5. Let your dog roll around in the grass, and in all the smelly things they find irresistible. I know the idea of your dog being stinky or needing to give them a bath when you get home after an already busy day sounds incredibly tiring. But this is such a natural and fun activity for dogs - and when we understand this, we can rejoice and feel happy for their bliss and enjoyment, stink and all.
6. Let them hunt! No, I don’t mean let them actually kill real animals. But hunting, scavenging and working for food is an innate need that dogs require to be truly fulfilled. So, ditch the bowl and scatter feed them in the garden, use food puzzles, offer them a KONG®, give them something to chew; raw carrots or deer antlers, for example. Give them dog safe foods in a muffin tray, some blueberries, natural Greek yoghurt, natural, safe (preferably home-made) peanut butter, cheese, raw steak, cooked chicken, broccoli, etc. Let them actually work for their food. I promise you they will be so much more satisfied than eating the same old boring kibble day after day from a bowl. I can’t imagine eating plain Weetbix every day of my life for every meal, can you? Giving your dog the opportunity to problem-solve and to chew, both naturally relaxing and mentally stimulating activities for dogs, is absolutely vital for their mental and emotional wellbeing.
7. Be mindful of your tone of voice. Dogs respond much better to happy voices than to scary, angry voices. Shouting at your dog will not make him want to respond to you, but if you use a happy silly voice, and use words such as “treats” and “good boy/girl”, your dog will be much more likely to respond.
8. Exercise with your dog. Go for a walk, take a hike together, or try a dog sport such as agility if there are classes in your area and that seems like something your dog would enjoy. Both dogs and people need exercise to stay healthy, so look for ways you can exercise together. This will improve the mental and physical well-being of both you and your dog.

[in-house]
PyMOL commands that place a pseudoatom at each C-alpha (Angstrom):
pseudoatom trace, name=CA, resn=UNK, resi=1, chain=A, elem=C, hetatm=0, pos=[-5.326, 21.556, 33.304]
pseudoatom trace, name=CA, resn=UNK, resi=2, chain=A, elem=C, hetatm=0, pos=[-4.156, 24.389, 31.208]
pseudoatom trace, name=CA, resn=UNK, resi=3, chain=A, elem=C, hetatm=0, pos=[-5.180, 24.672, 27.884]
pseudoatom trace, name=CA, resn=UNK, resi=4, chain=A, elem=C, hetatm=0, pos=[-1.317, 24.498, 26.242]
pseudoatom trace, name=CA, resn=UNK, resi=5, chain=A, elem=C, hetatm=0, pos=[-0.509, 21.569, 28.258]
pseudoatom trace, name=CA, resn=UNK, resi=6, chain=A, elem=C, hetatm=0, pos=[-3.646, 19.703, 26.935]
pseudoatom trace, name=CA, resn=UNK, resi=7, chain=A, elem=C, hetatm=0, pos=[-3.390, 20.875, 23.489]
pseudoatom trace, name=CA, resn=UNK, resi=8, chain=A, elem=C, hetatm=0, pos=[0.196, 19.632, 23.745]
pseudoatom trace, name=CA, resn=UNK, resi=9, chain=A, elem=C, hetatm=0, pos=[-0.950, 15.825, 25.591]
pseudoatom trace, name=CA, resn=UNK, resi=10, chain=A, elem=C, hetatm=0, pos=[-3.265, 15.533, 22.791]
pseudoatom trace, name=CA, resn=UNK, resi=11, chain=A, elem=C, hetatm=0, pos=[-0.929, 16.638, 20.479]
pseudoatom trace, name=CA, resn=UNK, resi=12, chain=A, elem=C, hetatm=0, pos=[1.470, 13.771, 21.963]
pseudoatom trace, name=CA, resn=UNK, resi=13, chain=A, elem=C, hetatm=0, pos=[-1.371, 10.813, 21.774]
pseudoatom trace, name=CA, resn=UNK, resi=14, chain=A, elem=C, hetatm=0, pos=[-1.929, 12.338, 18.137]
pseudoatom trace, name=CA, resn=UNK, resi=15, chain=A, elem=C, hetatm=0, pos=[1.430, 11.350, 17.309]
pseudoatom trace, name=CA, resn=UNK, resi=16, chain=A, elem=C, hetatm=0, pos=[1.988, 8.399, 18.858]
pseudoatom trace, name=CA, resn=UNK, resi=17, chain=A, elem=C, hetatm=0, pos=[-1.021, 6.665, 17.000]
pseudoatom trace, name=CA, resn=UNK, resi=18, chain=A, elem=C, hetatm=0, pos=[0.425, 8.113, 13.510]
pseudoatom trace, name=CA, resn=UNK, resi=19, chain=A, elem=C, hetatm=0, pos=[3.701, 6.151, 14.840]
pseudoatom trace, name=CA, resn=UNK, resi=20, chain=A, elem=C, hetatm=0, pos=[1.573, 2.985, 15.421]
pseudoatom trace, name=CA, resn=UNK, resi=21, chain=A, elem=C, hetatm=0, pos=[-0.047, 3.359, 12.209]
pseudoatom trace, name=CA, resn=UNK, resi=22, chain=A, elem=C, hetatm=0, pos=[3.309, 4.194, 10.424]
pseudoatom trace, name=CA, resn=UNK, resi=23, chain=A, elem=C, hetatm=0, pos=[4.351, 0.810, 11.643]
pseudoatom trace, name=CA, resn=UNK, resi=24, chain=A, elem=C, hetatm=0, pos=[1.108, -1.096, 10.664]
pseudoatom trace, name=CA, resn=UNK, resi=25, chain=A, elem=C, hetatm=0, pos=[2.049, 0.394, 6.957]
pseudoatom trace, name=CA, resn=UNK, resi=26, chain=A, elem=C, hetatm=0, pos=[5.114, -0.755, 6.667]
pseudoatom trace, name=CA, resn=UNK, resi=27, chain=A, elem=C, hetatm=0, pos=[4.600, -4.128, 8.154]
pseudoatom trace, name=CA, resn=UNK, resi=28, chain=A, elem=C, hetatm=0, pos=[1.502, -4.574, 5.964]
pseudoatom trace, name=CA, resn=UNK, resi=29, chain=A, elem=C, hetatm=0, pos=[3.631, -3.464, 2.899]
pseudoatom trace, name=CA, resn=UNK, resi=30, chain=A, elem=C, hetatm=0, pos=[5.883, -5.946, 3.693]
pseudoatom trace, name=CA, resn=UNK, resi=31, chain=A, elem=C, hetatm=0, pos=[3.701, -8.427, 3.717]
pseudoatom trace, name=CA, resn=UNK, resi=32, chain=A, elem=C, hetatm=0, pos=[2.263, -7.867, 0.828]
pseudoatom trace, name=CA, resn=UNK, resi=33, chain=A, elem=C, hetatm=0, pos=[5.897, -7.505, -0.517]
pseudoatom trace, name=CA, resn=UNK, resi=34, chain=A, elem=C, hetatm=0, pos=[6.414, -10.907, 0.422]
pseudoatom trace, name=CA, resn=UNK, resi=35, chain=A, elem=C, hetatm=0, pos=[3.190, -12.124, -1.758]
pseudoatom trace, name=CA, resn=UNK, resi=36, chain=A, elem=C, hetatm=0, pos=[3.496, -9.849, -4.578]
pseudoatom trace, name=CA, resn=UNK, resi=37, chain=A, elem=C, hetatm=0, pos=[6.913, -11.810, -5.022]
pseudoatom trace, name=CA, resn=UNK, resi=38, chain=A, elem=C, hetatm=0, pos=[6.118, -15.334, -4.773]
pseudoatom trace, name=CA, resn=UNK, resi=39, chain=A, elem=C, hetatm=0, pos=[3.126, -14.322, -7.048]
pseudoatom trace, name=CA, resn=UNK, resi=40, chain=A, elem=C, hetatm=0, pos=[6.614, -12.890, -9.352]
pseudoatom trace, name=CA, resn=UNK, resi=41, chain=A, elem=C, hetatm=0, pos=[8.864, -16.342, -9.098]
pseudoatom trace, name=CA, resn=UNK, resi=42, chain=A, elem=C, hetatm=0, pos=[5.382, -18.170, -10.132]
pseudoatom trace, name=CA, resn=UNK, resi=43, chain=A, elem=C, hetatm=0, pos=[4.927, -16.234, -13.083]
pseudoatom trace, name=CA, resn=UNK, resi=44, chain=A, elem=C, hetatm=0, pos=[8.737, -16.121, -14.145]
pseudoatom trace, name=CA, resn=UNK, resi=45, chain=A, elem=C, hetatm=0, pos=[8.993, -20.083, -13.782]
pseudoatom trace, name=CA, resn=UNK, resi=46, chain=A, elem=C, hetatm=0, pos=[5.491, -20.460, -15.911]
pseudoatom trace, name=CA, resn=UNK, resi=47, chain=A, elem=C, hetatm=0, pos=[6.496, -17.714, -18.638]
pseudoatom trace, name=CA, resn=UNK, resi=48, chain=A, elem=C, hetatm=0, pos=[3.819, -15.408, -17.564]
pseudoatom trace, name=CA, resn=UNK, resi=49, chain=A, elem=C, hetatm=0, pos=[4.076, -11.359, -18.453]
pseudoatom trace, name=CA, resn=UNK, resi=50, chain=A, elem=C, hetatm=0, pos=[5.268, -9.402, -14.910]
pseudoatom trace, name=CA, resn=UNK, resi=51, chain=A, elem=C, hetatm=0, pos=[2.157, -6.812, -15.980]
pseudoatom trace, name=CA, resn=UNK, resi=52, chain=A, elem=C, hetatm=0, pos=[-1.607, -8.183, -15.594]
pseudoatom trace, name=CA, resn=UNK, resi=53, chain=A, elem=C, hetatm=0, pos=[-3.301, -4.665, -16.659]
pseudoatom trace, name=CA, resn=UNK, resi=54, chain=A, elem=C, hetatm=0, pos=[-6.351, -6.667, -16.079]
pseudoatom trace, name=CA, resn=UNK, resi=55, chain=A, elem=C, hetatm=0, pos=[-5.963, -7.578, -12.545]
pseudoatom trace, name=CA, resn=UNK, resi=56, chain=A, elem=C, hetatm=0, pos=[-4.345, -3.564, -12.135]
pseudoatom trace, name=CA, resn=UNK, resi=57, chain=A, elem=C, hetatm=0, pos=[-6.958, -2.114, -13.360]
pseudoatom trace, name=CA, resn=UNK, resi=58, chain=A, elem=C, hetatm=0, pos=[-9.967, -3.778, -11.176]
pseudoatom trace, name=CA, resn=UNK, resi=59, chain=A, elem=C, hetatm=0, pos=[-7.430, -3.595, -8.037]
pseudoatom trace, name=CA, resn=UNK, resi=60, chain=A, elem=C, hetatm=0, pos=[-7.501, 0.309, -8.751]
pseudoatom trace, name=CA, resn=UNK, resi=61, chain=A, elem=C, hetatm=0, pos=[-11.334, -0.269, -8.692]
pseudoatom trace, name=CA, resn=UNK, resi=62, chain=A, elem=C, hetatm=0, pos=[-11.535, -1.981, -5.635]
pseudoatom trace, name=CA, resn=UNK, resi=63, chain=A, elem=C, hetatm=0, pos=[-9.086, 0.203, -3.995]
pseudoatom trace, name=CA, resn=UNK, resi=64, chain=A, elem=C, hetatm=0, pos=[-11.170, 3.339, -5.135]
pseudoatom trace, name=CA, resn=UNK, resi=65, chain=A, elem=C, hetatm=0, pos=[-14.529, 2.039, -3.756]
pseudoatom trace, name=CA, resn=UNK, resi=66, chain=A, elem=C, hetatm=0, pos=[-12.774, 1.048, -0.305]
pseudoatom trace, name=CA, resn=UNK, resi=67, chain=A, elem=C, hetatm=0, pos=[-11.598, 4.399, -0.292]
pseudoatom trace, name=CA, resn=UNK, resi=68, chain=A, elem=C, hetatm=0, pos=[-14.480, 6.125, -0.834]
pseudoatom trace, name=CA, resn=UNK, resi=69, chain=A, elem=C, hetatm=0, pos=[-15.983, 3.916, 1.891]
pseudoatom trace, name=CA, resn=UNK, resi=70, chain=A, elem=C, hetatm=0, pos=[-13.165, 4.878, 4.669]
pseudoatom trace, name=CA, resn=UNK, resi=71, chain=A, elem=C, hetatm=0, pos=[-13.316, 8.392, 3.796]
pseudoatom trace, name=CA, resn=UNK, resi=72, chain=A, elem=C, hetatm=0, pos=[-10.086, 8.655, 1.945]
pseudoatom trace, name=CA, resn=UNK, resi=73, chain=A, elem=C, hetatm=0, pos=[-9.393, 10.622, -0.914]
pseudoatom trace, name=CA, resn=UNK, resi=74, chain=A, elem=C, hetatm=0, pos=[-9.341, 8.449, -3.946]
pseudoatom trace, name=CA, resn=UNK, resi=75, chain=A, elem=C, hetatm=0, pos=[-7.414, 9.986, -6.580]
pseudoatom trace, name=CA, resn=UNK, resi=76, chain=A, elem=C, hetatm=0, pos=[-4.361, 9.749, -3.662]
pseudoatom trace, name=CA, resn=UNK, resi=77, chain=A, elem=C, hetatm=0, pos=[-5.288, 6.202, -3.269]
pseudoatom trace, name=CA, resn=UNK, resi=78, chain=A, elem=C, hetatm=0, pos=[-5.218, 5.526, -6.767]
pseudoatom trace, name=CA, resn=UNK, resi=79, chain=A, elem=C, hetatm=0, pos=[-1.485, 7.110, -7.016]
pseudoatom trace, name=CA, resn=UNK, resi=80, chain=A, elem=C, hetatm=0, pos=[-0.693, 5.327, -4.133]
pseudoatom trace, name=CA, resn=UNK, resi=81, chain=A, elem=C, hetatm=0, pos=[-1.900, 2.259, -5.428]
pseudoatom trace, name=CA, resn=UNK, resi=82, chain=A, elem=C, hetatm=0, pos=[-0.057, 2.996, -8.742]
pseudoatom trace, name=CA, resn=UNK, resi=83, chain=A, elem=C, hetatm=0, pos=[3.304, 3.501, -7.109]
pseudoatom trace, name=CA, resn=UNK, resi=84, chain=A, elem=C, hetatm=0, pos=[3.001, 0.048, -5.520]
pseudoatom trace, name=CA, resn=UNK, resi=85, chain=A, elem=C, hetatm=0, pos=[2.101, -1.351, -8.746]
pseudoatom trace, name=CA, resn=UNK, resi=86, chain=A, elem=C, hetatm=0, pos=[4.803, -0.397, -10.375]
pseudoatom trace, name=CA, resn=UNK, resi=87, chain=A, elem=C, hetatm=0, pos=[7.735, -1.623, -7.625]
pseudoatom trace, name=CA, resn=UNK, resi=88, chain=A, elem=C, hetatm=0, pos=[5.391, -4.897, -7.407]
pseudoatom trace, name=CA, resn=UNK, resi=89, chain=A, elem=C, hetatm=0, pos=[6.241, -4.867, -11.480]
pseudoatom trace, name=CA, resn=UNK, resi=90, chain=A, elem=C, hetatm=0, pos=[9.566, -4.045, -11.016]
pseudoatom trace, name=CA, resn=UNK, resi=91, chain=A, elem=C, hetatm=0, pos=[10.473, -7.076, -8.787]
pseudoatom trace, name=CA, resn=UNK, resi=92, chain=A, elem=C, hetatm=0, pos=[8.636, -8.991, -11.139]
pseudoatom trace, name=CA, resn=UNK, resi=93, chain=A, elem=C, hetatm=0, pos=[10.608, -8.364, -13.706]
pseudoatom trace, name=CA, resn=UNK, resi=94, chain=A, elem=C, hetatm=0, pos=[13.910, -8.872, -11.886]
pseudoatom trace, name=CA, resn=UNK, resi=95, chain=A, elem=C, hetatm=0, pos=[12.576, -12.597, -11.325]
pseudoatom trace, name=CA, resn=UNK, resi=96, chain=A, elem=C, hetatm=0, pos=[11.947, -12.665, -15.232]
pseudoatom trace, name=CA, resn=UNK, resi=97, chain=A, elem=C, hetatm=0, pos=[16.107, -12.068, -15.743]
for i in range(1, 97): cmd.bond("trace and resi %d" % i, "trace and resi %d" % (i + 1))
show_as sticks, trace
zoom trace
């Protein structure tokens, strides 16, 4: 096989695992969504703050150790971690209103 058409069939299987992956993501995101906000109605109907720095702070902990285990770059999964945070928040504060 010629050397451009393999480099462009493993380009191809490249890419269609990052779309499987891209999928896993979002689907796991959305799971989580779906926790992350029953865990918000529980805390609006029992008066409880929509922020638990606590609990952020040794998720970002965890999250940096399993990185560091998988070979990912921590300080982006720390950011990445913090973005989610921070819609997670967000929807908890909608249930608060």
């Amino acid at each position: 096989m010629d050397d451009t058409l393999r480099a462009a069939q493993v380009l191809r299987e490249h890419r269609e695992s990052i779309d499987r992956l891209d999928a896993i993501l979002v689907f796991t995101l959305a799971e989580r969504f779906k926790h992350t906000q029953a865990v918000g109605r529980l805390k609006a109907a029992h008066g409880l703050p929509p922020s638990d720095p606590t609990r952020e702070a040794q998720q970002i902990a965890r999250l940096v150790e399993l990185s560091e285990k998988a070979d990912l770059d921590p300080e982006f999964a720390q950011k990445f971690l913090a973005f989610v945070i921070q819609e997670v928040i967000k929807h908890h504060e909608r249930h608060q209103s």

9. Respect your dog. Just like humans, every single dog has their own personality–a combination of genetics, environment, how well they were socialised in the critical period, and individuality. Some dogs are shy, timid, or introverted, whilst others are confident, boisterous and extroverted.
Some dogs can be quite snappy and reactive, while others are very submissive. It is important to know your dog and respect that they are an individual with their own needs and desires, likes and dislikes. Do not force your dog into situations that make them uncomfortable or anxious. To have a strong bond, your dog must know that they can trust you to listen to them, protect them and advocate for them.
10 Give your dog choices, and autonomy over their own body. If your dog enjoys physical affection, make sure he gets plenty, but dogs who are constantly touched and picked up without consent can become anxious and snappy. I know I don’t enjoy being touched without consent, and neither do our dogs. It is very simple to give your dog a choice by conducting a consent test. Pat them under the chin or scratch behind their ears for a few seconds, then remove your hand. If your dog moves away, he does not wish to be touched right now, stop. If he nudges your hand or moves in closer, he is enjoying your touch so give him some more pats and then stop again. Rinse and repeat. Your dog will tell you when he has had enough. Dogs are actually very effective communicators if we just learn how to listen to them and read their body language.
©Rebeca Mas 2021
If you would like to know more about how to strengthen the bond with your canine companion, click here to purchase your copy of Sniff Play Bark – Your Essential Guide to a Happier Dog.